Over Memorial Day weekend I experienced a powerful leadership lesson. The theme of my ‘developmental challenge' was change. And you know the saying, There are only three things in life that are certain – death, taxes… and change.
Research shows that one's preference for - and response to - change runs along a continuum. For example, the Change Style Indicator (CSI) measures an individual's natural style in approaching change and dealing with situations involving change. “Conservers” prefer change that is gradual and incremental. They represent the protectors of tradition. “Pragmatists” accept change if it's functional and practical. “Originators” have faster and more radical approaches to change. They like things to be ‘new' or ‘different' or else they become bored and restless.
Well I'm not so big on change. In fact, I am a strong conserver. Structured and scheduled, I like routine. I seek it. I create it. Been that way my whole life. When things are in order, I feel in control. If you're honest, I suspect many of you will relate to this. You know the discomfort that change brings. It disrupts predictability. Things seem unstable. There's no doubt that a good part of my desire for certainty comes from my New England upbringing. The conservatism and tradition of New England had a big impact on my preference for consistency and the way I now live my life.
Now sometimes change is thrust upon us - it happens TO us, and we make accommodations. For example, no one chooses to have a heart attack but immediately nutritional habits improve, along with exercise. People even quit smoking. When misfortunes or tragedies happen, we are forced to change. There is no choice and we do our best to adjust, even if we do it with resistance.
But I'm talking about when we CHOOSE to change. Deliberately and intentionally choosing to disorder your life. For at least 75% of the population there needs to be a good reason to tip over the proverbial apple cart. Although all change does not bring improvement, all improvement requires change. Although it's hard work, effective leaders recognize the importance of self-improvement.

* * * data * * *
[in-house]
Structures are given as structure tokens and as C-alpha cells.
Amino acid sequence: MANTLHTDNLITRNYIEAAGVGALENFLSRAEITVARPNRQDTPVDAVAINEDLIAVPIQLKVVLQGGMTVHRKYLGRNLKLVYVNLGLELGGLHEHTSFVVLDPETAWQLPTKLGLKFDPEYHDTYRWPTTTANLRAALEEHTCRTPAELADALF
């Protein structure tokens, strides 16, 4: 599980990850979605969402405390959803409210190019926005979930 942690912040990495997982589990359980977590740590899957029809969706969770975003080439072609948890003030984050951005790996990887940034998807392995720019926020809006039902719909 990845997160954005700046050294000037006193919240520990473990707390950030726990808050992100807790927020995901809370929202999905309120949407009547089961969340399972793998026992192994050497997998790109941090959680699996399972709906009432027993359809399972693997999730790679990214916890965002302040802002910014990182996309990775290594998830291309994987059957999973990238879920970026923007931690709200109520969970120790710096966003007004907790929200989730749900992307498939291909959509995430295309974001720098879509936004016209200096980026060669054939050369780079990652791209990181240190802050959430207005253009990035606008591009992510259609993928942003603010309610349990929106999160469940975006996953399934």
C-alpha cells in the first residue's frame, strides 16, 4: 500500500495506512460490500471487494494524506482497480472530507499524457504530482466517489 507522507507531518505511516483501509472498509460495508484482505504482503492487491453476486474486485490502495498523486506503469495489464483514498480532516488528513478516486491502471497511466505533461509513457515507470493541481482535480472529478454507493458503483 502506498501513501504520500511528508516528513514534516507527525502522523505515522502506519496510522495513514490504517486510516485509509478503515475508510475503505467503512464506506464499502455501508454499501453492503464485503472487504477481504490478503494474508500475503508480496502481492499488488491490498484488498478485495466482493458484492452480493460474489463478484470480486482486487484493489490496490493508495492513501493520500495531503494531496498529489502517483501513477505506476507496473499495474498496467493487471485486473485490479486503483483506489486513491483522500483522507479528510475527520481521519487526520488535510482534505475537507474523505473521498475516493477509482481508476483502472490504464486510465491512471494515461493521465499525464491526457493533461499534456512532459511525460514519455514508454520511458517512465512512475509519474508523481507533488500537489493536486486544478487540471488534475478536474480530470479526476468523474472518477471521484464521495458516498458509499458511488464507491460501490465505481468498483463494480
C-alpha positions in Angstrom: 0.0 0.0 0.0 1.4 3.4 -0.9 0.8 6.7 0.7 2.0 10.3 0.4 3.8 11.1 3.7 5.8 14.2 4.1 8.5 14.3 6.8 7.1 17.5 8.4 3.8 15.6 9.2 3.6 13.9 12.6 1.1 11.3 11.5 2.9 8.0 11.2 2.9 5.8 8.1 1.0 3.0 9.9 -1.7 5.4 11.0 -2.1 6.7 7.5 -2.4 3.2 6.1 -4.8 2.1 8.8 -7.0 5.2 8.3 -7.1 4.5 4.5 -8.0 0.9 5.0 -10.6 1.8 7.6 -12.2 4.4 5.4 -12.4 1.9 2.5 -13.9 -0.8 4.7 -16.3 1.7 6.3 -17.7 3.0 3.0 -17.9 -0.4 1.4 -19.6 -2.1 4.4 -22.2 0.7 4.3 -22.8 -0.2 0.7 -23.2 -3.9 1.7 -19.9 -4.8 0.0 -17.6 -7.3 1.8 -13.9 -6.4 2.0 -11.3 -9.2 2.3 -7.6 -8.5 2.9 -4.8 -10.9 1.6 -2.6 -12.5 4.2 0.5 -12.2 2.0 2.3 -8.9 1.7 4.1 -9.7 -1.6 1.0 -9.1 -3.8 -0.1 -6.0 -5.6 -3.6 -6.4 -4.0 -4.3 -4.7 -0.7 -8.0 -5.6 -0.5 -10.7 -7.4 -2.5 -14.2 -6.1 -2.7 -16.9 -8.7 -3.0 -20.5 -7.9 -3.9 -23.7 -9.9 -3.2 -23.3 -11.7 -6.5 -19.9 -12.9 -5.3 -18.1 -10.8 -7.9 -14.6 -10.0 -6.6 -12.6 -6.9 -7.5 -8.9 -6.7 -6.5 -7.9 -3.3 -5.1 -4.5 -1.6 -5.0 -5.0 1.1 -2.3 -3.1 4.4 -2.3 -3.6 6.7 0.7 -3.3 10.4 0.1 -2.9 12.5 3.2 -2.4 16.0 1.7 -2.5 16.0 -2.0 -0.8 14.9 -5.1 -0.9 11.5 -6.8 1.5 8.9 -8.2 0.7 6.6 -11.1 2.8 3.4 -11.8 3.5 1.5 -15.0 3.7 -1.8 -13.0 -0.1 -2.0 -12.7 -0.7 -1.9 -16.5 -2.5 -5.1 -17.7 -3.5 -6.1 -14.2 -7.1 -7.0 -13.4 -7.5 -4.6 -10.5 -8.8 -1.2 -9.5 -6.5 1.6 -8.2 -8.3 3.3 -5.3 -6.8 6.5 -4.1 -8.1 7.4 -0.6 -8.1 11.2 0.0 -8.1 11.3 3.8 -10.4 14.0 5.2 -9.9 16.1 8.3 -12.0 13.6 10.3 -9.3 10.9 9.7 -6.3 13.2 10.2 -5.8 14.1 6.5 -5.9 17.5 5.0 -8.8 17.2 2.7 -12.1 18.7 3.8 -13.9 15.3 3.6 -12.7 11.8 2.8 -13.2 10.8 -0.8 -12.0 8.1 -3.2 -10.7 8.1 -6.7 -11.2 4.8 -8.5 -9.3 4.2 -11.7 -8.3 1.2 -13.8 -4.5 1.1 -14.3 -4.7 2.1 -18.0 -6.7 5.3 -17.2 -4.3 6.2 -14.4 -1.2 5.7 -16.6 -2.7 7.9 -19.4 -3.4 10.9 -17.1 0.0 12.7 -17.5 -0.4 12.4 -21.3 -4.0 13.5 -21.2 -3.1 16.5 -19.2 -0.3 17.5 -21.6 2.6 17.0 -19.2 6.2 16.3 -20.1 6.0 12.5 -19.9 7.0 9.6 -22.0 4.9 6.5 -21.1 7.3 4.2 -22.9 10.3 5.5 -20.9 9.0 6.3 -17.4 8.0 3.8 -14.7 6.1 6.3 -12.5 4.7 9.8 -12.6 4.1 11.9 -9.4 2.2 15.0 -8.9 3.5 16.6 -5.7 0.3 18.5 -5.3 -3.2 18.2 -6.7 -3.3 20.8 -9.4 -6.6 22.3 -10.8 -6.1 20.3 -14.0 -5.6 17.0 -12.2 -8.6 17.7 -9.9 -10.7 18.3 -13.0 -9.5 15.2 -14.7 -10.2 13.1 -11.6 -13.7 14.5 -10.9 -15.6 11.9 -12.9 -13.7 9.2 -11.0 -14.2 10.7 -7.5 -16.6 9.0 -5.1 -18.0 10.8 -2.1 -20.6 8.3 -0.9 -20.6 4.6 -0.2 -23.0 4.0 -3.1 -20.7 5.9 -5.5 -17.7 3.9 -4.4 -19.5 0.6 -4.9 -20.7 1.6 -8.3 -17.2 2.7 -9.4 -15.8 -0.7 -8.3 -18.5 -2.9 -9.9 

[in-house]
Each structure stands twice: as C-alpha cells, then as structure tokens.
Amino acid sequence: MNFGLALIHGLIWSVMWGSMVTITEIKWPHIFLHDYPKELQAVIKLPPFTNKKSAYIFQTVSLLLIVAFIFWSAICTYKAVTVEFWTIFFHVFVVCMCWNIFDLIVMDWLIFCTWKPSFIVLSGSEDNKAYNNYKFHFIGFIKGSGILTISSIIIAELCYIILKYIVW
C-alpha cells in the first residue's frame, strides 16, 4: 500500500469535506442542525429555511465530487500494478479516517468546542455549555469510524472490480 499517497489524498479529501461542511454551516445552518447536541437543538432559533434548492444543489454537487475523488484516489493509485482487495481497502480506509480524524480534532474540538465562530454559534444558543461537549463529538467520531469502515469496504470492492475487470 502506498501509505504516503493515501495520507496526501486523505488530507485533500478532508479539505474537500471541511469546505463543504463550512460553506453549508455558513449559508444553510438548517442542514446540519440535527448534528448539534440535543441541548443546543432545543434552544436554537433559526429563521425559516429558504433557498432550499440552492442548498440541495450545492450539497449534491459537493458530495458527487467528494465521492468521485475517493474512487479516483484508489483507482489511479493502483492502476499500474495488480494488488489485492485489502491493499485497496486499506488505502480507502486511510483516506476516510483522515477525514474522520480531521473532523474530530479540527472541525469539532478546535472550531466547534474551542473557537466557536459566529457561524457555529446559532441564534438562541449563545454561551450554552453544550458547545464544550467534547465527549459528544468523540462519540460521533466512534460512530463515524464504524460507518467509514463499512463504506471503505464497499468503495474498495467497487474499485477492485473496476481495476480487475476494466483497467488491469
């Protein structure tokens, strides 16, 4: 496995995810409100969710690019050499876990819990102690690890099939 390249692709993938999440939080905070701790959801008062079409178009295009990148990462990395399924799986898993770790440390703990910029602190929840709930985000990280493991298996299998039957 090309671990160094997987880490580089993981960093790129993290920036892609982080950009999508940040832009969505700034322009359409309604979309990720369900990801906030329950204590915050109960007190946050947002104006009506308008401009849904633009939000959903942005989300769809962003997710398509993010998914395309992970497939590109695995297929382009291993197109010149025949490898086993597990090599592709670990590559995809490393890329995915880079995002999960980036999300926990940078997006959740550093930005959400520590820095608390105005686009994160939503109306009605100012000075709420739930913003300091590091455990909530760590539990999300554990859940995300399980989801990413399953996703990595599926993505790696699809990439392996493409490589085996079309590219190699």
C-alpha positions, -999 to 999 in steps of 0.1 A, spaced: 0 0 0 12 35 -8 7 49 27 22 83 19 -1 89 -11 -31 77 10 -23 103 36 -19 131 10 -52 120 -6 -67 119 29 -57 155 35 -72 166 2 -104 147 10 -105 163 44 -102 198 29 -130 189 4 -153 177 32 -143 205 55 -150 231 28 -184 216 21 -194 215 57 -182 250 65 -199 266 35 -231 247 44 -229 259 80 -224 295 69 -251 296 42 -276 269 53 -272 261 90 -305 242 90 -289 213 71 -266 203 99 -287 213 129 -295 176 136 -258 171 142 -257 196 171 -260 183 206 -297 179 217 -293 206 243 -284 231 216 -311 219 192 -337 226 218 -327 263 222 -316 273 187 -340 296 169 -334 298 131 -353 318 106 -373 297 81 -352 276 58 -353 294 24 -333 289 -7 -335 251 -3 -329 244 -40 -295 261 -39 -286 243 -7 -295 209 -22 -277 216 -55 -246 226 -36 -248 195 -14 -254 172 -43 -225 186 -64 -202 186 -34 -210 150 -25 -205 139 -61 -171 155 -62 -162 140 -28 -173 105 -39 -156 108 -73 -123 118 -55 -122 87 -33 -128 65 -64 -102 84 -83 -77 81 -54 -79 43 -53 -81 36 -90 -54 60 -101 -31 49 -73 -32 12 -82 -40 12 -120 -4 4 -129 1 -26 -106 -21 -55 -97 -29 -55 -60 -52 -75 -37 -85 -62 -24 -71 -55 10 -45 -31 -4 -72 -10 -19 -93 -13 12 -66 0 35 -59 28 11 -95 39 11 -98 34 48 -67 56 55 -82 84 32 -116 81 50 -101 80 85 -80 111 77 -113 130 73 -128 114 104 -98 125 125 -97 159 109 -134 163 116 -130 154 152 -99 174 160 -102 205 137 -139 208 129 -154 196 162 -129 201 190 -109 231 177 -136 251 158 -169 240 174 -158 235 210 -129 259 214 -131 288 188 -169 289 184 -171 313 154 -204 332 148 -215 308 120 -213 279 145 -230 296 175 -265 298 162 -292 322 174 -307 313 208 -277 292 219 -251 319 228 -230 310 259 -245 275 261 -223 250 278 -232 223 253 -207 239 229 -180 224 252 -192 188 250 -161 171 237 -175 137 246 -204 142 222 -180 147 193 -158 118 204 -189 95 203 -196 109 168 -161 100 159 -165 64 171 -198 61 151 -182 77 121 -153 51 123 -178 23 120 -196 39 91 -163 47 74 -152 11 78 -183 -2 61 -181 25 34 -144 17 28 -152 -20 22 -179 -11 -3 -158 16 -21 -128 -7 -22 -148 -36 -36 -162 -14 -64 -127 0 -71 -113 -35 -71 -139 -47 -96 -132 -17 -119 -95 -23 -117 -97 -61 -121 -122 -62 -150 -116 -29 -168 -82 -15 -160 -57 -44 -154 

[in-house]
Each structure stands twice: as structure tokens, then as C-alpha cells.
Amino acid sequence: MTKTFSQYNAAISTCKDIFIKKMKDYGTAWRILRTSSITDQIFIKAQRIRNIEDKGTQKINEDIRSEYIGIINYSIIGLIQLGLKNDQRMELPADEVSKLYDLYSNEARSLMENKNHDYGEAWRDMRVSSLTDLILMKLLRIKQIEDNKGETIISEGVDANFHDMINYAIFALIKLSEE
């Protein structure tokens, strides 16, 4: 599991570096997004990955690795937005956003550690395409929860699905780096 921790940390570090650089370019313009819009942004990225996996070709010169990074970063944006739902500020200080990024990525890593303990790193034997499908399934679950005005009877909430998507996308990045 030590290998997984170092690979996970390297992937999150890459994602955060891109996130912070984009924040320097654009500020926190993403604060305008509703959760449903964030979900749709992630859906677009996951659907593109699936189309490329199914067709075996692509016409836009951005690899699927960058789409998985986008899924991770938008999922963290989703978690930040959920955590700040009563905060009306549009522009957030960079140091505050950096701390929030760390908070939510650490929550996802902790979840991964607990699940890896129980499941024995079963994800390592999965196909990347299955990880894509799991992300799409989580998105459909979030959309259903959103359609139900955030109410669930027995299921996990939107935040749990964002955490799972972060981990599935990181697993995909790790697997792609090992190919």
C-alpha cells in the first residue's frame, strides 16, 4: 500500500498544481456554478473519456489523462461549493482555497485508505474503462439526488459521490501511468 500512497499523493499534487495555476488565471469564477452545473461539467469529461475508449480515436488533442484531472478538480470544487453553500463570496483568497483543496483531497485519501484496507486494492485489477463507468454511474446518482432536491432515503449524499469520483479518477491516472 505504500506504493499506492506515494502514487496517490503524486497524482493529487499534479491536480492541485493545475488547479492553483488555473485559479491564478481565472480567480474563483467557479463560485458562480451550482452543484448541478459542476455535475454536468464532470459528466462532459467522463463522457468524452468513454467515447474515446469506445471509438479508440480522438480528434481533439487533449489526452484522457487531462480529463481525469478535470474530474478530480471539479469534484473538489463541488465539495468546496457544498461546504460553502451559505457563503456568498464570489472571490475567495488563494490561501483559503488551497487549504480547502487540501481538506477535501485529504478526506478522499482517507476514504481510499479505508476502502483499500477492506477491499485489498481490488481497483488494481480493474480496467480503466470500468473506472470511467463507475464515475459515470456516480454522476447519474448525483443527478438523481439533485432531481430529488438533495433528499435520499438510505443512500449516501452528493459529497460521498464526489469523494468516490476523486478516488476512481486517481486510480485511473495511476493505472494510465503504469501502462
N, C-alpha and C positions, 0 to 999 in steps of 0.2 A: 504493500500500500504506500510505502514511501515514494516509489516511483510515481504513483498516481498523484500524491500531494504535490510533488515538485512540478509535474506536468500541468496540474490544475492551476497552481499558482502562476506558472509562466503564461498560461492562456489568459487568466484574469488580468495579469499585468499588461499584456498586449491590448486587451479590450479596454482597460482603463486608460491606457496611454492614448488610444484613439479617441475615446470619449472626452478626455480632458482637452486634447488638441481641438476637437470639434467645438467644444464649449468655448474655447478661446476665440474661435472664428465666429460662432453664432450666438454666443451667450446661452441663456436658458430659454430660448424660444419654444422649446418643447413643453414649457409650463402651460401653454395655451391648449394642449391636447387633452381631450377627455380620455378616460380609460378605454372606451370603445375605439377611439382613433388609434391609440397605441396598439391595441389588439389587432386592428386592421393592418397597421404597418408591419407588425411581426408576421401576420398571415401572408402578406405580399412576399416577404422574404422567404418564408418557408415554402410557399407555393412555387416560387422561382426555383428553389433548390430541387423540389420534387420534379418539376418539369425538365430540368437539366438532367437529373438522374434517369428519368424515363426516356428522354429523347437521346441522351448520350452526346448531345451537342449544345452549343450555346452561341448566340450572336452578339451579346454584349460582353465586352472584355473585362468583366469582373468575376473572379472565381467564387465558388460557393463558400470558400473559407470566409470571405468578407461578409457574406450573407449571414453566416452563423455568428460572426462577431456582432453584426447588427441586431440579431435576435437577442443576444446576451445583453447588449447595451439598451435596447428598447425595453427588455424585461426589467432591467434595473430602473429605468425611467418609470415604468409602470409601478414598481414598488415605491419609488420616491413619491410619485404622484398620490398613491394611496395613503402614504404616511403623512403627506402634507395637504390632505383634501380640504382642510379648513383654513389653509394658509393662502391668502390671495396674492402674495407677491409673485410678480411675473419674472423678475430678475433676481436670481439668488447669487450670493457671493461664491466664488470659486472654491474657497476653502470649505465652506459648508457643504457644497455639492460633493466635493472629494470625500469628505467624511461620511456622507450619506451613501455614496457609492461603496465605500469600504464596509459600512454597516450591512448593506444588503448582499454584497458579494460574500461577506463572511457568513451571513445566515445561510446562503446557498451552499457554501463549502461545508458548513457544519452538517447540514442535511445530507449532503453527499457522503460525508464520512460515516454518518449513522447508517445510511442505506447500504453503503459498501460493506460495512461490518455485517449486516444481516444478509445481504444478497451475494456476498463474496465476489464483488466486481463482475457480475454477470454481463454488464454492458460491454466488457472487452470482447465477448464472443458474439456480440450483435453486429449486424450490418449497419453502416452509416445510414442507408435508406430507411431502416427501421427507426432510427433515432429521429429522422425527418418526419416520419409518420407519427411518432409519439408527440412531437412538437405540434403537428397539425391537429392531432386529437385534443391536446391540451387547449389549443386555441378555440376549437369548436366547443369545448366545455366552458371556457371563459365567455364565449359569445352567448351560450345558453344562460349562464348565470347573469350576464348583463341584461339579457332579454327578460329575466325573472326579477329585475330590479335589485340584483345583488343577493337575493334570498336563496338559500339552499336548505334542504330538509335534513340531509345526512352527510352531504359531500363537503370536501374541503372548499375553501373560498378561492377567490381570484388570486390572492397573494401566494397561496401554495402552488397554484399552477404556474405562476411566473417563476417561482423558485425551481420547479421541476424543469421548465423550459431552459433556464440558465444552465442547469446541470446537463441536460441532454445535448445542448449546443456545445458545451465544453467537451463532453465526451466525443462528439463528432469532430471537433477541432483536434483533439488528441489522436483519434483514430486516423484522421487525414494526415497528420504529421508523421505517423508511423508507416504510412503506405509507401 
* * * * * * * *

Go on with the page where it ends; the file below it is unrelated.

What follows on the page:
My change lesson took place when I moved my office last week into The McKenzie Company's corporate office. I have been a member of the McKenzie Team for about a year now, but I was working from a different physical location until Memorial Day weekend. Sally also relocated the company. We are now under the same roof of a new suite built out especially for our needs. All of us at McKenzie are excited about the opportunities this office will give us. Certainly it will enable us to serve all of you, our clients, much better.
The easy part of this decision was wanting to work more closely with Sally. I admire her leadership immensely. Sally truly does everything effective leaders do. After just a few days of watching her staff more closely – my McKenzie colleagues – I saw many displays of respect, loyalty and dedication from each one of them. (By the way, Sally's NOT paying me to write this. In fact she has no idea.) When the opportunity for us to share office space presented itself, I jumped at the chance.
The hard part of this decision was the actual doing. This is the same process as goal setting. Deciding on the target is always so much easier than performing the actual steps. Well since I don't like change, I lived in denial and avoided the obvious for months. After 16 years in the same 2,000 square foot office you can just imagine the stuff I accumulated. Yet I didn't start sorting through things until a few days before the moving date! Two, fourteen-hour days later I was waiting for the movers, madly packing the last of the files. What wasn't sorted or packed got thrown into a ‘catch-all' box. Okay, boxes.
When the unpacking of furniture and boxes was done, I thought the worst was over. However, while the big things were in their places, all the little things were not. The insidious emotional enormity of the change hit me hardest on Tuesday. The parking lot was not empty as it had been during the weekend. I had to schlep a couple of residual boxes from my car to the office, making the no-nothing walk burdensome. My desk was disorganized. My post-it notes were in the wrong drawer. My phone line wasn't working. I felt like a fish out of water.
I am pleased to say that each day has been progressively better. I have calmed myself with the mantra, “Smile and breathe, smile and breathe”. I admonished myself to be thankful for how blessed my life is, especially in comparison to most of the world. I encouraged myself to remember that I would recover from the disorganization and find my rhythm again. I put things away ‘one box at a time'.
I am beginning to appreciate the new ‘homes' I have found for my stuff. I also like the heightened sense of confidence that comes from ‘ surviving ' a life challenge. I take pride in my ability to step outside my comfort zone intentionally in order to create the work world I want. I value the personal determination and resiliency that got me through the move; although it was only a temporary disruption, it was emotionally and physically exhausting. Most importantly, I have a deeper respect for those who choose to change, to better yourself and your life.
For those of you I have coached or am coaching, I applaud your strides, now more than ever. Keep up the good efforts ! And for those of you with whom I may have a coaching relationship in the future, rest assured I will be VERY understanding!
If you would like to explore your preference and reaction to change, contact Dr. Haller at firstname.lastname@example.org.
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